If you already know you are going to bite the bullet and look into student loans, you will need to give serious consideration to the amount of the loan as it relates to the value of the education. Some areas of study will not net you a high paying career. Be sure to do some research into different occupations and what they pay.

When choosing a field with potentially high earning income, you don’t want just any school. Let’s say you know you want to be an engineer. Look at the schools that are highly rated in that field. Don’t go to a school that doesn’t have a respected engineering department.

On the flip side, if you have always wanted to work in child welfare or social work, then know that many of these jobs are with non-profit agencies and typically don’t pay high salaries. For many, the reward here is not the income potential, but rather the value of what you are doing. This being said, you should consider a good state school rather than a private school with a crazy high tuition which will pile up your debt. Staying in-state will always give you the biggest value.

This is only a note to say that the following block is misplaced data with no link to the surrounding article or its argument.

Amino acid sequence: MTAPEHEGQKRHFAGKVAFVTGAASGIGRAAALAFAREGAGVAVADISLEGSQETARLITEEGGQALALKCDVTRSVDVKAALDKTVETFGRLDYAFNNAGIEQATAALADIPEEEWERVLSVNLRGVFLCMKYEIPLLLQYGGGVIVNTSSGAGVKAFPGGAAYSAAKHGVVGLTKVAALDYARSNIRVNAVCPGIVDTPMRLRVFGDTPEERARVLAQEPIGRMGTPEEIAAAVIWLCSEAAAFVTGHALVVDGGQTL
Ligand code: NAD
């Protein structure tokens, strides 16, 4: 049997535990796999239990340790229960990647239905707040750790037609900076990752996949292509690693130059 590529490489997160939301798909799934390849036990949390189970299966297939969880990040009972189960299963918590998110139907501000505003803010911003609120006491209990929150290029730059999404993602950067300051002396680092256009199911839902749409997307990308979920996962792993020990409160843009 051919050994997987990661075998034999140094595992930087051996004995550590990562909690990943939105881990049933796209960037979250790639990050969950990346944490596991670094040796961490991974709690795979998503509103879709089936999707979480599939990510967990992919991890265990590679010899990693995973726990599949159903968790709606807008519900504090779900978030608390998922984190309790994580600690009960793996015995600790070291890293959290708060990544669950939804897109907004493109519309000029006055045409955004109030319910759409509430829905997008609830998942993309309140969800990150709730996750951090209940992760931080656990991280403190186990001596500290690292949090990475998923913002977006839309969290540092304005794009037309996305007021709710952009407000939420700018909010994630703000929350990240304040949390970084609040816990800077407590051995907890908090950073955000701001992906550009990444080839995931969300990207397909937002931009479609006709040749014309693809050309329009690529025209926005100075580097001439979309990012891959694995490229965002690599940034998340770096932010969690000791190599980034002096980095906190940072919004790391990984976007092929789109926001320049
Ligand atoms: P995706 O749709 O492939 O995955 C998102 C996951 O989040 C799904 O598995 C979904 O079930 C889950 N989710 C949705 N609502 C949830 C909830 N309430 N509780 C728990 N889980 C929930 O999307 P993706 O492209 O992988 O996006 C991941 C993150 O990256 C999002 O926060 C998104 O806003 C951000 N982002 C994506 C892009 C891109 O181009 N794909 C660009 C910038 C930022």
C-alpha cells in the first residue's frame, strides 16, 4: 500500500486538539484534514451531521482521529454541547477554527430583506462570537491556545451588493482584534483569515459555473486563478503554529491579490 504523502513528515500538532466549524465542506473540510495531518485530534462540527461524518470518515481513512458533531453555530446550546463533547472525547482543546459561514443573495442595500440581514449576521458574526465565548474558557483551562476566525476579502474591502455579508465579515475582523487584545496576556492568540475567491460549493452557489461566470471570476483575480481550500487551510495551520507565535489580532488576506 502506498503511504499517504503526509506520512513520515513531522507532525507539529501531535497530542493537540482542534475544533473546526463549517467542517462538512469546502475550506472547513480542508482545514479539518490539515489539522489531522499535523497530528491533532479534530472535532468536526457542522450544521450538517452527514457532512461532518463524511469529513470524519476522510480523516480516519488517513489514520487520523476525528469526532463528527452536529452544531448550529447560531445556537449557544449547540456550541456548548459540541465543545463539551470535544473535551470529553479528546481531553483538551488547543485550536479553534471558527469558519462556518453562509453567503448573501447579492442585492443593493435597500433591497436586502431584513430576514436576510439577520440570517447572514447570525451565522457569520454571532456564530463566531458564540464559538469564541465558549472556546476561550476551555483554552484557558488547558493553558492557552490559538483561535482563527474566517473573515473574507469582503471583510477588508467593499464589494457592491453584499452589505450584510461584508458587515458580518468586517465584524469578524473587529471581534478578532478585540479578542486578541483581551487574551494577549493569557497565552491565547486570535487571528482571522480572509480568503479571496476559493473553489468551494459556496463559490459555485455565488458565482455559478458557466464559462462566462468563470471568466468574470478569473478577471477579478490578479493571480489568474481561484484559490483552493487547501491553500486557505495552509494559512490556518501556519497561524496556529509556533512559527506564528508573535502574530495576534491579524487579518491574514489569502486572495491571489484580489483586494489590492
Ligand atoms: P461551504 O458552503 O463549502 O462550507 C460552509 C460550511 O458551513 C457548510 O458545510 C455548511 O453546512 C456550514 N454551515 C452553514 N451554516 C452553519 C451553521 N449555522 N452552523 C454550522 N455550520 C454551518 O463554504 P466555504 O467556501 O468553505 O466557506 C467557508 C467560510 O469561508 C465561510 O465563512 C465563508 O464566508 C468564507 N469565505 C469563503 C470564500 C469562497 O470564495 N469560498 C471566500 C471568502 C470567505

Here are the Top Worst-Paying College Degrees in 2011 according to PayScale:

  1. Child & Family Studies: Average starting salary $29,600
  2. Elementary Education: Average starting salary $32,400
  3. Social Work: Average starting salary $32,200

On the flip side, here are the Highest Paid Bachelors Degree for 2011:

  1. Petroleum Engineering: Average starting salary $80,849
  2. Chemical Engineering: Average starting salary $65,618
  3. Computer Engineering: Average starting salary $64,499

If you are unsure what you want to do “when you grow up,” attending a community college is a good option and will likely give you some direction. Often attending for two years and transferring to a four year college will allow you to complete your required courses at a lower cost per credit hour. Just be sure the program is accredited and that your credits will transfer.

And if you want to know what your desired job might pay, check out PayScale.

Topics: Education

9 Responses to “How Much Should You Borrow For College?”

  1. Great piece, Rob. I like that rule. I got a masters in accounting and left with around $25K in loans (even after having scholarships and grants). My first salary was $36K back in 1999.

    I’d be interested to know how you handled the let down with your daughter. Did she understand? Where is she going to go?